And this: these are the same eyes
It always comes down to this.
The thoughts, they always come, in pulses and gasps and stuttering flows of intuition all at the wrong times. The attempts, futile, to pull it together, to make sense of the images and flashes of thought that come at me when I'm more interested in attempting to live my life: the images that stay with me when my eyes close at the end of the day.
How I see the same things in people, over and over, as the years pass. The names change, the people change, yet these are the same eyes and the same mind still looking out and observing, the still point of onlooking that can't seem to look away.
The intellectual part of my mind registers the differences between people, knows their intrinsic differences that make them into different people, but there's still the less cognizant part of me that still comes to a shuddering standstill when confronted with inexplicable strangeness and similarity.
To focus on a swinging red braid poking out of the back of a baseball cap. Another tall woman, another baseball cap. The same tinted red hair, plaited into a thick braid, and for a moment it's another friend, another state, another person, another life, and I am not sure where I am. The head swings around, and for a split second I am not sure if the face that turns around will be the friend who I've lost touch with or the friend that is still with me.
Does it matter? In the end, does it matter, really?
Glimpses, always, into life. I would look up from shoveling rocks, slash the dirt-scummed sweat from my brow, and the snapshot would fall into place. A male arm competing with gravity for control of a wheelbarrow, exertion shortening muscles and turning venous tracery into high relief. Brown, so brown, unlike my skin, the occasional mole.
Earth, spongelike, newly tilled, sinking me to my ankles as I attempt to walk on it. Laughter. The promise of a blister at my thumb's middle joint, my legacy of a day's shoveling. The world disappearing as I concentrate on the rhythm of throwing the shovel down, grabbing a scoop of rock and bark, and throwing the shovel of waste material into the wheelbarrow with a clank. Repeat. Listen to the sound of my heart and my breath and the laughter of the people around me, and struggle not to lose myself in the rhythm of the work.
The difficulty of writing is not in the writing itself; it is the imagining. There is more work in the moment of the leap of intuition than of any other moment in the writing process: the moment when the familiar images and thought patterns are replaced with those of another. It is at that moment that you can write convincingly with another's voice, to replace oneself with another—sometimes wholly fictional—self.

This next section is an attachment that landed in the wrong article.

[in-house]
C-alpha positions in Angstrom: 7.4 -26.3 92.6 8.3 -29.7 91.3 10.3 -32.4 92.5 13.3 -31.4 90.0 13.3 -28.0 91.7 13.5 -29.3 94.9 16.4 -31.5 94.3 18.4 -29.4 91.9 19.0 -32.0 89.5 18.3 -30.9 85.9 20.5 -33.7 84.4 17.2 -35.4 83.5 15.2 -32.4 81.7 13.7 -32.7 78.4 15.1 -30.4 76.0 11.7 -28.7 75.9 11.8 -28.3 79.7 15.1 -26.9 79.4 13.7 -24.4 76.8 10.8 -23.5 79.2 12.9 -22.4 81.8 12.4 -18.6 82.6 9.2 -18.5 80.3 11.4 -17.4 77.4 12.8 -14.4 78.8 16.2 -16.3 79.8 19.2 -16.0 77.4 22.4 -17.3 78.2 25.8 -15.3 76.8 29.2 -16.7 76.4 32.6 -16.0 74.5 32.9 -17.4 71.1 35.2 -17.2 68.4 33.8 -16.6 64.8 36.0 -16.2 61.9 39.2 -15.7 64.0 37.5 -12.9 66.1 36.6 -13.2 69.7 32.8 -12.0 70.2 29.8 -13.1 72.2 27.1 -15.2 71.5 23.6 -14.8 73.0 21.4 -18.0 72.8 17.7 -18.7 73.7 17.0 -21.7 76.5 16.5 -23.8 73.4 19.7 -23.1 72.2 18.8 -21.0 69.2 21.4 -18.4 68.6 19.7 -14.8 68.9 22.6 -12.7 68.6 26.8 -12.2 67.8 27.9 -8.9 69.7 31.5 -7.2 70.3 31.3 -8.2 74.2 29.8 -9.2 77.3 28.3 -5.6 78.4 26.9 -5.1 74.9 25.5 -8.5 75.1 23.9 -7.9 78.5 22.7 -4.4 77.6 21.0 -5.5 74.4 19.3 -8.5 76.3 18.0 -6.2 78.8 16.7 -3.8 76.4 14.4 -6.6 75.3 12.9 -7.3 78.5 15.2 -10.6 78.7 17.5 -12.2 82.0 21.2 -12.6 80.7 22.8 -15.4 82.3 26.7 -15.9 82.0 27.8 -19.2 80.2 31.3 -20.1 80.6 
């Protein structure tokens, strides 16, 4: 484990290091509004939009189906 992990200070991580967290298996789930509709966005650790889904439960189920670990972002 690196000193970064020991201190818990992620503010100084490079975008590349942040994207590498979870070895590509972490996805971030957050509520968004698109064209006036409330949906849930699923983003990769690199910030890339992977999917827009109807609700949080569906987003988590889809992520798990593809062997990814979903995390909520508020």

The proximity of others can be comforting and most alienating, all at once. To be so close, to have shared experiences and jokes—and yet to be able to measure with one's eyes the distance from your perspective to theirs. To know that the foot and a half between their eyes and yours makes all the differences in all the novels ever written; to know that if the two of you got up and changed places that the perspective will have changed before you'd even had the chance to sit down.
Holding the phone in my hand today, I heard the voice of an old friend. This is an old friend, someone I've managed to come to know despite his reticence and mine. I could recognize his eyes (thoroughly distinctive and absolutely beautiful) in any picture. I can recognize his writing through six years of learning its tone and deadly accurate phrasing. The familiar cadence and accent of a personality I've come to care about, and I found myself wishing that just for a split second I could leap into his mind.
One second, to answer all the questions I've never even known that I've needed to ask. A one-second leap, from one end of the phone to the other, to see things in his perspective, would tell me more than we have managed to communicate in the entire course of our friendship.
So infinitely close—a shared conversation, a shared train of thought, and yet there stands an impenetrable wall between his mind and my own. No amount of monitoring facial expressions and eye movements can give me any more than whatever inferences they will allow me to take.
So infinitely far away.
And this, and this….and it all comes down to this: sunburned skin hot and sticky to the touch, muddy feet propped up on the long edge of the coffee table, toes splaying as they grasp the rounded horizontal edge of the table.
A table for seven, dinner for one, dessert and drinks for six. Seven people approach the table with different thoughts on the course of this weekend of flowerbed destruction. Six of whom I could ask at any point in time for their thoughts on the matter; seven differing opinions, only one of which I'll ever fully understand.
The names change, the people change, yet these are the same eyes and the same mind still looking out and observing, the still point of onlooking that can't seem to look away. I come away from the weekend with sunburned legs and haunted mind. The flowerbeds will grow into something beautiful. This, and many things, given time.